Two new public opinion polls give Democrat Barack Obama a sizable lead
over Republican John McCain in the U.S. presidential race. VOA
National Correspondent Jim Malone has the latest on the election
campaign from Washington.
One survey by the Los Angeles Times
and Bloomberg News found Obama leading McCain by a margin of 49 to 37
percent. Another poll earlier this week by Newsweek magazine put
Obama's lead at 15 points.
Other recent surveys show McCain trailing by anywhere from three to six points.
experts say Obama's lead is likely due to increasing voter concerns
about the weakening U.S. economy, especially the rising cost of fuel.
gas prices and job losses, the economic recession, but more generally,
the economic insecurity associated with globalization, the stagnant
wages of most ordinary American households," said Thomas Mann, a political scholar at the Brookings Institution in Washington. "I think all of
that bodes well for Democrats in the campaign."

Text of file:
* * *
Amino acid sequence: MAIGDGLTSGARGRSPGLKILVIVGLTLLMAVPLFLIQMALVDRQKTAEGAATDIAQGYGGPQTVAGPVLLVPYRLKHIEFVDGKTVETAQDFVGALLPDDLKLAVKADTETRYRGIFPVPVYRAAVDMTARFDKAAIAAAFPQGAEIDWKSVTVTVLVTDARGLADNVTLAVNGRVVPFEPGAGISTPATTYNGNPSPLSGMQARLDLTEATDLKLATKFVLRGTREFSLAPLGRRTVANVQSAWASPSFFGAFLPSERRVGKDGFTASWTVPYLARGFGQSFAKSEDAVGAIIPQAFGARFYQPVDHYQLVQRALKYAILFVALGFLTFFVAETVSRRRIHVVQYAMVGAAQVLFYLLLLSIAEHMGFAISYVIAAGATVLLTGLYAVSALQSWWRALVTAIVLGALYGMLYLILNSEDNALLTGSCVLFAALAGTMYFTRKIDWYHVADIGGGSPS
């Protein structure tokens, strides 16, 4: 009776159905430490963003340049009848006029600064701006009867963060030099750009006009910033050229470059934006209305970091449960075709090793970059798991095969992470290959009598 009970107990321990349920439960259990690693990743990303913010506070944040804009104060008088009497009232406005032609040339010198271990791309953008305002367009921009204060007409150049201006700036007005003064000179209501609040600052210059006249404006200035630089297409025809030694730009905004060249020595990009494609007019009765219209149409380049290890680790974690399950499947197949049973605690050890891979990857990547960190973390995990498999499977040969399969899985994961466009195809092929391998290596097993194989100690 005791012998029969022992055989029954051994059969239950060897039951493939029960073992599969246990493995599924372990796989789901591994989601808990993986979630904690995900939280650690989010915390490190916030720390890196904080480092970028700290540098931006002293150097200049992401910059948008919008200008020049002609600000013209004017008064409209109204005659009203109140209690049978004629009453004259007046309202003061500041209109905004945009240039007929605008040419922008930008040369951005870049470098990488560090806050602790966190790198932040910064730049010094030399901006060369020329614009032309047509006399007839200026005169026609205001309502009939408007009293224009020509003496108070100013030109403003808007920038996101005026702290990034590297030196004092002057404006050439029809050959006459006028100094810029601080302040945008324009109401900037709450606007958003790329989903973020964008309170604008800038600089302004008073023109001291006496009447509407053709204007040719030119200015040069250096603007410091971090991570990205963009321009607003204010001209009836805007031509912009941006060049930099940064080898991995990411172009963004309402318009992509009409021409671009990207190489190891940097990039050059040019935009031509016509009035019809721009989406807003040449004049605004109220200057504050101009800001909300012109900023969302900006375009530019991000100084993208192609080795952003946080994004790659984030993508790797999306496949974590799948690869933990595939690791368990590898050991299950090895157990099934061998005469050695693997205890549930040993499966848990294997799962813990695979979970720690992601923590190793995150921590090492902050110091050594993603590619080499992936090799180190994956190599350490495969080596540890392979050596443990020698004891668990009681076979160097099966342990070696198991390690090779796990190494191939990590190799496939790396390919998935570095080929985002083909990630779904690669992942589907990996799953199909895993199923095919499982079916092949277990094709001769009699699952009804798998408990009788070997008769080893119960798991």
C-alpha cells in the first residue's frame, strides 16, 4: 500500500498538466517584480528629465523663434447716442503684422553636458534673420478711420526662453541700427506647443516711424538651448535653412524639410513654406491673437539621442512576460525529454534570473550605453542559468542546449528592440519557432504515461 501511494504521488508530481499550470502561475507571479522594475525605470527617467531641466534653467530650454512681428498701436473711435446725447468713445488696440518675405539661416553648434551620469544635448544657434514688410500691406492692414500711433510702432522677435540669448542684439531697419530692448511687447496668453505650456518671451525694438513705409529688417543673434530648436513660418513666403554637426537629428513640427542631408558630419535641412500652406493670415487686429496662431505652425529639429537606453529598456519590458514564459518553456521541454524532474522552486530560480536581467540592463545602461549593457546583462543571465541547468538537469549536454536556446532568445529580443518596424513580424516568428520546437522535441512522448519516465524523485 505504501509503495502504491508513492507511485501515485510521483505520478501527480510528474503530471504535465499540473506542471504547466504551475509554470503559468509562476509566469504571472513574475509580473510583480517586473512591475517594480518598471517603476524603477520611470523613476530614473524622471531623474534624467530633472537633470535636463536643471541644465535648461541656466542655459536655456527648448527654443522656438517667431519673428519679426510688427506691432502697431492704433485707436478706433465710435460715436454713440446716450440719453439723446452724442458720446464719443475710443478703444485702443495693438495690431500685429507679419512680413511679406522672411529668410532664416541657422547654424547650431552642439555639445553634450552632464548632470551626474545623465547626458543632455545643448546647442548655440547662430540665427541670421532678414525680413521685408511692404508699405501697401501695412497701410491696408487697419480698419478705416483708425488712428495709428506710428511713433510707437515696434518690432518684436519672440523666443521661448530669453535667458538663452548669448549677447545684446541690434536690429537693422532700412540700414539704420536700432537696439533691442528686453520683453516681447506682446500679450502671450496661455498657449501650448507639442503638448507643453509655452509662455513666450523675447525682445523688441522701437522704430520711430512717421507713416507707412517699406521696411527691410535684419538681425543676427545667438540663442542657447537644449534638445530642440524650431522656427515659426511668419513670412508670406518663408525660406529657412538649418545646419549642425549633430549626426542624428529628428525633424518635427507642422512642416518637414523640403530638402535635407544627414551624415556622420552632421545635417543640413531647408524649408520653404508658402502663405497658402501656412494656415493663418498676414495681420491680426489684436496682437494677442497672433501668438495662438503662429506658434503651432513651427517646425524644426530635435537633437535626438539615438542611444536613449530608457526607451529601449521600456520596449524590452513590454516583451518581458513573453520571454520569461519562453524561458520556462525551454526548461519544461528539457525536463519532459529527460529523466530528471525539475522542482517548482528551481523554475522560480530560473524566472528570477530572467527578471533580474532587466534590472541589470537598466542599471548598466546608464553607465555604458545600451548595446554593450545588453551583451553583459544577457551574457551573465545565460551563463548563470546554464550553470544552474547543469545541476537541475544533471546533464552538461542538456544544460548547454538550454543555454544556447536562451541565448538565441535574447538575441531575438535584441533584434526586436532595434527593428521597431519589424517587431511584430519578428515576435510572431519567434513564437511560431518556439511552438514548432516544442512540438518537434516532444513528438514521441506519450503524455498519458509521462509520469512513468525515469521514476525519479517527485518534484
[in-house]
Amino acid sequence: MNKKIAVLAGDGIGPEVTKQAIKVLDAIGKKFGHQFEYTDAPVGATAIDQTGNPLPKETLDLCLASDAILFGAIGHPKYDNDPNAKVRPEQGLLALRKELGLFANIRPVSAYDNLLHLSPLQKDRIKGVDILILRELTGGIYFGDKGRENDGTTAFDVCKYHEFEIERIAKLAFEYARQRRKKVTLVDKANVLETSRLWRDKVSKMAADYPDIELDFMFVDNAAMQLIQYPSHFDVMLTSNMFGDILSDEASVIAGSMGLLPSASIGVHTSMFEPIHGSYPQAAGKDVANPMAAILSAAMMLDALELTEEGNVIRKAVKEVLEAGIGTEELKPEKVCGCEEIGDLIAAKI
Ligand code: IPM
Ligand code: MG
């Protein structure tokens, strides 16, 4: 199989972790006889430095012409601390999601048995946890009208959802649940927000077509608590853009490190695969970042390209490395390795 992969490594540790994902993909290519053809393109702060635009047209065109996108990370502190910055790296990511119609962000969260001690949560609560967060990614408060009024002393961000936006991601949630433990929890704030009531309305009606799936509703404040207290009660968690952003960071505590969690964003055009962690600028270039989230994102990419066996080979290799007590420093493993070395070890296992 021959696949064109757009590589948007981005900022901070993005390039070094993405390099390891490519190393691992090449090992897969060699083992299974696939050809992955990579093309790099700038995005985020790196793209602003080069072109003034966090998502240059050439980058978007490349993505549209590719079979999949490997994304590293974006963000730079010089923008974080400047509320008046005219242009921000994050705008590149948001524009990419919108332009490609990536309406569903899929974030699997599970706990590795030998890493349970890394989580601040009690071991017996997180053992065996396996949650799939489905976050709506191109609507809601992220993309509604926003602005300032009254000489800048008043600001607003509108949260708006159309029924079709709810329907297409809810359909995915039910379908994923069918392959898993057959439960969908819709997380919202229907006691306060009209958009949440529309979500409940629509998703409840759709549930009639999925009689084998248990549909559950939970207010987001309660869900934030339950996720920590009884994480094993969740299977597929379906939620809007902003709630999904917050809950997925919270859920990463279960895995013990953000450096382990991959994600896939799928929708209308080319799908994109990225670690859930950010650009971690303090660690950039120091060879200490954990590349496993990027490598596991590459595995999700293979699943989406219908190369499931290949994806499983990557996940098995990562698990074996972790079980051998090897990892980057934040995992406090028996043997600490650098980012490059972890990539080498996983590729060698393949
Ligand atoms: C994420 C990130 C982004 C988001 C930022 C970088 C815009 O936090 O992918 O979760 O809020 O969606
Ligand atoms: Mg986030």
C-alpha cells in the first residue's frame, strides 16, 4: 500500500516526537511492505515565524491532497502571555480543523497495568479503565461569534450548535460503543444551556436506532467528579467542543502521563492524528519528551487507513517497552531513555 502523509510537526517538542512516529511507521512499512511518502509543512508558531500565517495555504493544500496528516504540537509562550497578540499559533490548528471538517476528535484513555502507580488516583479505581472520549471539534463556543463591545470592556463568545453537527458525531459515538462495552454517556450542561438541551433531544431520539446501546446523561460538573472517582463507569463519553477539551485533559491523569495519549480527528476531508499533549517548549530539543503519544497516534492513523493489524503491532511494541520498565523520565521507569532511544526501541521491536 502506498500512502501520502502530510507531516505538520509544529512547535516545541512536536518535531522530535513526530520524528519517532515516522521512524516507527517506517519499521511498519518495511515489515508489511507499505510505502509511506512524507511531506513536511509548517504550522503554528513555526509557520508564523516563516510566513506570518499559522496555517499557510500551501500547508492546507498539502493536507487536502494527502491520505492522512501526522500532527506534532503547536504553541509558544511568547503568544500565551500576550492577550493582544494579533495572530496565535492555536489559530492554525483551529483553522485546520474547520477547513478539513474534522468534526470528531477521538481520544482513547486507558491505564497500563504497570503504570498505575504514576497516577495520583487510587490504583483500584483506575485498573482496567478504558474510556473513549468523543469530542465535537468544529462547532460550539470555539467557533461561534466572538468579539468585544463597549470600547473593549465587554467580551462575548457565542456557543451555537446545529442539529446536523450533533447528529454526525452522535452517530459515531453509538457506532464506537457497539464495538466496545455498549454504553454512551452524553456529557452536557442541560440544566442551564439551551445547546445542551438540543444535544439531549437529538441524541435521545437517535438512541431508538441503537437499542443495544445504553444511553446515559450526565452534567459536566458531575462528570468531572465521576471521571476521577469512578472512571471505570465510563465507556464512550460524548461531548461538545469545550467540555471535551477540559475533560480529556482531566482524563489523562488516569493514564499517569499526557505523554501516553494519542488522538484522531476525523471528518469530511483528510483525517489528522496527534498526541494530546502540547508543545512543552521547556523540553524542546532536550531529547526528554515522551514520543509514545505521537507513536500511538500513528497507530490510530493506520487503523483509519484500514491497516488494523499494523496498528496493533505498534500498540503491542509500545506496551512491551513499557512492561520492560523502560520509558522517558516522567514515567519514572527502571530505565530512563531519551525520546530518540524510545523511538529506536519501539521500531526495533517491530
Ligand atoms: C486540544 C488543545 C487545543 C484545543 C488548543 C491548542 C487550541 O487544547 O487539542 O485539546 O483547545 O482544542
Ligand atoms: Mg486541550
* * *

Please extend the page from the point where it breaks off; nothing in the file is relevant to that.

Democrat's advantage on the economy, political strategists predict
Senator McCain will focus on his experience in foreign policy and
McCain sharply disagrees with Obama's plan to begin pulling U.S. troops out of Iraq shortly after taking office.
believe that we will withdraw over time," McCain said. "I believe
that it will be set by facts on the ground, not by an artificial
timetable. And I believe we will come home with victory and honor, and
not with defeat."
Public opinion polls have long showed most
Americans do not believe the Iraq war was worth the cost. But the
polls also indicate they are divided over whether to withdraw U.S.
troops before Iraq is stabilized.
Obama says he favors a measured approach to pulling U.S. troops out of Iraq.
have to be as careful getting out as we were careless getting in," he said. "I have proposed getting one to two brigades, combat
brigades, out per month. At that rate, we are talking about maybe 16
months to get our combat troops out."
On Friday, Senator Obama
will make his first joint campaign appearance with former Democratic
Party rival Hillary Clinton. They will appear in the small town of
Unity, New Hampshire, where the two candidates each received 107 votes
in January's primary, in which Senator Clinton won the total state vote.
returned to work in the Senate this week for the first time since she
suspended her presidential campaign and endorsed Obama earlier this